Altenburger's work continues the long tradition of public sculpture in the town
Two new sculptures have been unveiled as part of the Harlow Sculpture Trail.
Works by Ekkehard Altenburger and Nick Turvey were commissioned by The Harlow Art Trust in memory of Lady Patricia Gibberd, wife of the town's architect.
The two pieces, 'Methuselah' and 'Sophrosyne I', stand within the town's Newhall housing development.
They join over 30 other sculptures located in public spaces around the town by renowned sculptors such as Sir Henry Moore and Barbara Hepworth.
This is the latest step in the
The Harlow Trust's
efforts to get the town recognised as the world's first
"We felt we needed something that marked
engagement with sculpture in Harlow," said chairman Will Rea.
Nick Turvey's creation is inspired by the form of an ancient tree
"We couldn't really decide between the two pieces, but fortunately William Moen [of developers
said if the Trust does one, we'll do the other, so we've ended up with two pieces, which is absolutely fabulous."
Abstract sculptor Altenburger
said he was proud to have one of his works appearing alongside such renowned names.
"The reason why I ended up as a half-German, half-Swiss working in the UK for 15 years was because of the tradition and knowledge in sculpture that Britain has," he said.
"So being a part of such a collection is a big privilege for me because I feel as if I've become part of that tradition with my work."
Of his four-tonne Norwegian granite-like rock sculpture, he explained there was "no meaning beyond the sculpture itself."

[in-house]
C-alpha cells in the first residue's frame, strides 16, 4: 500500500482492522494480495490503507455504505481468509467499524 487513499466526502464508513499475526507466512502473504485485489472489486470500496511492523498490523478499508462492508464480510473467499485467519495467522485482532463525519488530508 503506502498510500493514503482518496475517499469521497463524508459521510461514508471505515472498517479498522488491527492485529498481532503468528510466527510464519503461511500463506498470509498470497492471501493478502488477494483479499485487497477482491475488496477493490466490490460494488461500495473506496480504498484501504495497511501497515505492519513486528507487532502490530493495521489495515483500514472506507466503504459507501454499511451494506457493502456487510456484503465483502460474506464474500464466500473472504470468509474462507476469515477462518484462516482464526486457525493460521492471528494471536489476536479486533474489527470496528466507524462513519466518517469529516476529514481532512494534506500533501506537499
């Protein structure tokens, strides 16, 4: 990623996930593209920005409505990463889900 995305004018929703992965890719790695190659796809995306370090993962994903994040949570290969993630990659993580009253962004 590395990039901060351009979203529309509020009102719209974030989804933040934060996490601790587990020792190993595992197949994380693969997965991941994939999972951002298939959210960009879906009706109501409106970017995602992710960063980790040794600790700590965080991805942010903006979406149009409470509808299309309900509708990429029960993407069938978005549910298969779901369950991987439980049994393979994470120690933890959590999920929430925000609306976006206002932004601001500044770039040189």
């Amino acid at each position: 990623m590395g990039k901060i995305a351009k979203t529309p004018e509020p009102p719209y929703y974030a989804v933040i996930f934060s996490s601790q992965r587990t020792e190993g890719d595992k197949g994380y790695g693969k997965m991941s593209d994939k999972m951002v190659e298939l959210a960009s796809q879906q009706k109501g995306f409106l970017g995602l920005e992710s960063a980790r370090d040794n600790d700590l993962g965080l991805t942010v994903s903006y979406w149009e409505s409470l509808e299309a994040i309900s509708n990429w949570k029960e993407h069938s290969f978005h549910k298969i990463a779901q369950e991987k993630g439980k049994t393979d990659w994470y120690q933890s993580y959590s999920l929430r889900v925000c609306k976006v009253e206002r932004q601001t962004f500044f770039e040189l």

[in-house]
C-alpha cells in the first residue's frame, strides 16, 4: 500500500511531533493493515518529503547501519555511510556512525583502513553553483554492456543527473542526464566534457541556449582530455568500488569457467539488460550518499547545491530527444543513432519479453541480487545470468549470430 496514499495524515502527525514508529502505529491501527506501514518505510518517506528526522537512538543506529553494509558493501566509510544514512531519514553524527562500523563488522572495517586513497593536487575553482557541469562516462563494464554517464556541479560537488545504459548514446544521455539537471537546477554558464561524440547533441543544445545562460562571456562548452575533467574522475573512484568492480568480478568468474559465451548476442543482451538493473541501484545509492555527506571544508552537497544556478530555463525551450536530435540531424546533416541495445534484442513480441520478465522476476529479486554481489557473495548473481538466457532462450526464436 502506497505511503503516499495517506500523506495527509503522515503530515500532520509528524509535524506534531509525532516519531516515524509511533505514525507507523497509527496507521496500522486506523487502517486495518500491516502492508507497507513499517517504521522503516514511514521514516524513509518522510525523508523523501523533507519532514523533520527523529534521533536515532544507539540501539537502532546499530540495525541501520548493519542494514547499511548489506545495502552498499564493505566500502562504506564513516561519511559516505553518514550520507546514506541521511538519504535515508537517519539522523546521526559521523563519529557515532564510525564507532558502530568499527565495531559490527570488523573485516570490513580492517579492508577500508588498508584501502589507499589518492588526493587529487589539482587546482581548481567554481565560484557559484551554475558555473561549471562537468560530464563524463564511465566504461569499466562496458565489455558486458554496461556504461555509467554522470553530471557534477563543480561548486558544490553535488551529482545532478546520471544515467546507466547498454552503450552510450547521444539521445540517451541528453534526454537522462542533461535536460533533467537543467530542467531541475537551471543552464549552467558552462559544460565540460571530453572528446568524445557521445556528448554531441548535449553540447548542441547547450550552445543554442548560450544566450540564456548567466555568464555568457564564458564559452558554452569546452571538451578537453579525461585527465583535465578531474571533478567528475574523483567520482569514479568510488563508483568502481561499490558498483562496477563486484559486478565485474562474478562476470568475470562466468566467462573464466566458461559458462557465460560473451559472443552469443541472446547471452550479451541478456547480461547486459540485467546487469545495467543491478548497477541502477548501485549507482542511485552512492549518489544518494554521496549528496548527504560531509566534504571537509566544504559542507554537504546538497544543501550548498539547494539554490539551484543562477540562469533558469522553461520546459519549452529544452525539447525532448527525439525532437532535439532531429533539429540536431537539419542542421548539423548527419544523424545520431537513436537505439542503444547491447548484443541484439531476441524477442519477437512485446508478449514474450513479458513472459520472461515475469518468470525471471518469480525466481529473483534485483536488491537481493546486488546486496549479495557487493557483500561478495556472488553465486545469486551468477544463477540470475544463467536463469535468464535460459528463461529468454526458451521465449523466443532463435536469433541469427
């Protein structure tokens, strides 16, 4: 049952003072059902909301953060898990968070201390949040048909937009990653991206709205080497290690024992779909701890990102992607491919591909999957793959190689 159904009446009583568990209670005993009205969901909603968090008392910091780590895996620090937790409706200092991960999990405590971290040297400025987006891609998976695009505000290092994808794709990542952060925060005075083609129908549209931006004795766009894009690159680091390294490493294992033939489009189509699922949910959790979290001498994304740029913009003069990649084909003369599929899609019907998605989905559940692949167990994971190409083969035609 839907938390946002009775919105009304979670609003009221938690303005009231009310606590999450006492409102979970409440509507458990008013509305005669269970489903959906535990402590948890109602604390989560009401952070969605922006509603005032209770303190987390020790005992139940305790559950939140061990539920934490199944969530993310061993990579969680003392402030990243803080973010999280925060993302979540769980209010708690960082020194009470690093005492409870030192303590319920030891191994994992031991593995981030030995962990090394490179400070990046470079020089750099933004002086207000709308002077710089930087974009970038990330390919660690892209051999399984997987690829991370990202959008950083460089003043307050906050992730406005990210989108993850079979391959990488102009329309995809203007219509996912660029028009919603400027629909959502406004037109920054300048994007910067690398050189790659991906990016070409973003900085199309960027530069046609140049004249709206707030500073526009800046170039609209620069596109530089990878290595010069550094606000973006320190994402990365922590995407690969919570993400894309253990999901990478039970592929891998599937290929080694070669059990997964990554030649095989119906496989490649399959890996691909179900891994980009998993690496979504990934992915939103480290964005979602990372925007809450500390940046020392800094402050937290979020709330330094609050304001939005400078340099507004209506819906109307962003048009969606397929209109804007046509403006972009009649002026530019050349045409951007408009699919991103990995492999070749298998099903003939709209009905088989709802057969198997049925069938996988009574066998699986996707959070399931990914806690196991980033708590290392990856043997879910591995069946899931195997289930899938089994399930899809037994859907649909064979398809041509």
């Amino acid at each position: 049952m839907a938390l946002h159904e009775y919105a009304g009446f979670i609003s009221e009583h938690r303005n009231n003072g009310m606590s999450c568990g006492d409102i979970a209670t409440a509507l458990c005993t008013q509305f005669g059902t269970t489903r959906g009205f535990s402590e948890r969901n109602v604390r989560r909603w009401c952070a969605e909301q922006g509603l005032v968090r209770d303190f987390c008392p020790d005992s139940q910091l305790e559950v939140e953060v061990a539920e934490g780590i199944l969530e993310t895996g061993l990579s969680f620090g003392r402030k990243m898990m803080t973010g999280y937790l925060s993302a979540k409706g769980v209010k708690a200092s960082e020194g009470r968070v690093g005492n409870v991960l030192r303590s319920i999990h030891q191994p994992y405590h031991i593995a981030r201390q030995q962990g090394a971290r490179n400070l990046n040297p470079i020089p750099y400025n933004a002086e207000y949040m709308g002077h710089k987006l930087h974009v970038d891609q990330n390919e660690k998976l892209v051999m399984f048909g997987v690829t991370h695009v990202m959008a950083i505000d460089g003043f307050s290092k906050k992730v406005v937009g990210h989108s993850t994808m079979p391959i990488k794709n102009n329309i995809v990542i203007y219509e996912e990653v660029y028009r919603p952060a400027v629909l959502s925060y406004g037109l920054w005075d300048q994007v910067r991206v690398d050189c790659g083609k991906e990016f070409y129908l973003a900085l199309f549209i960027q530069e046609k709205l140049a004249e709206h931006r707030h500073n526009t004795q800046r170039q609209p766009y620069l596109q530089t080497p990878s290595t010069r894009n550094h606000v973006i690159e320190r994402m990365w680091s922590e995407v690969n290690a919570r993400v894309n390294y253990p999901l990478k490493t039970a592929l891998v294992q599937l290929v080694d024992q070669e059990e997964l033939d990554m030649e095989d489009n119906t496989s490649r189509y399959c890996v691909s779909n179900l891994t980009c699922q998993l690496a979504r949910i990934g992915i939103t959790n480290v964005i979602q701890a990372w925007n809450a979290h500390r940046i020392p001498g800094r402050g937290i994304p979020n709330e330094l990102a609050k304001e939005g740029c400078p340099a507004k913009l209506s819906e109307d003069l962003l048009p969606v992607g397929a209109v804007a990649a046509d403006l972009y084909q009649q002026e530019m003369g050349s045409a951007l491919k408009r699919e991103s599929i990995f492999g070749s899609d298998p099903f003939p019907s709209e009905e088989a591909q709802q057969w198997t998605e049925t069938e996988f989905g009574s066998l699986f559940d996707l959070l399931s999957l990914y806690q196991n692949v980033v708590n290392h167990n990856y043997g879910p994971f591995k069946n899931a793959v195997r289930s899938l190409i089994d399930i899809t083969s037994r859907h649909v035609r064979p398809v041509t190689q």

"I'm happy for people to not quite know about it and they can see different things at different stages and different lights.
"And also perhaps a certain sense of unease that they're not quite 100% comfortable with it, because it will keep them questioning it."
Methuselah is inspired by the husk of an ancient tree, comprising a number of curved steel 'fins'.
"I was really concerned to make a place as much as an object, so rather than it being something to look at, I want it to be something that becomes a part of the life of the community," he said.
The statues sit within the main square of the Newhall development
He was full of praise for the concept of having a walkable trail around the town, taking in its many public sculptures.
"It's a fabulous honour to be part of this collection that includes work by
Lynne Chadwick and other greats from the 20th century," he said.
"It's very exciting that the Harlow Art Trust have got this new lease of life and are commissioning new work from emerging and mid-career sculptors."
He added: "I love going to a place where art is an important part of it.
"It's an extraordinary way to visit a place, so I do hope people are drawn off the motorway by signs to a 'sculpture town'.
"To be part of this
huge open air gallery spread over a whole town
is absolutely the best way for an artist to encounter their public."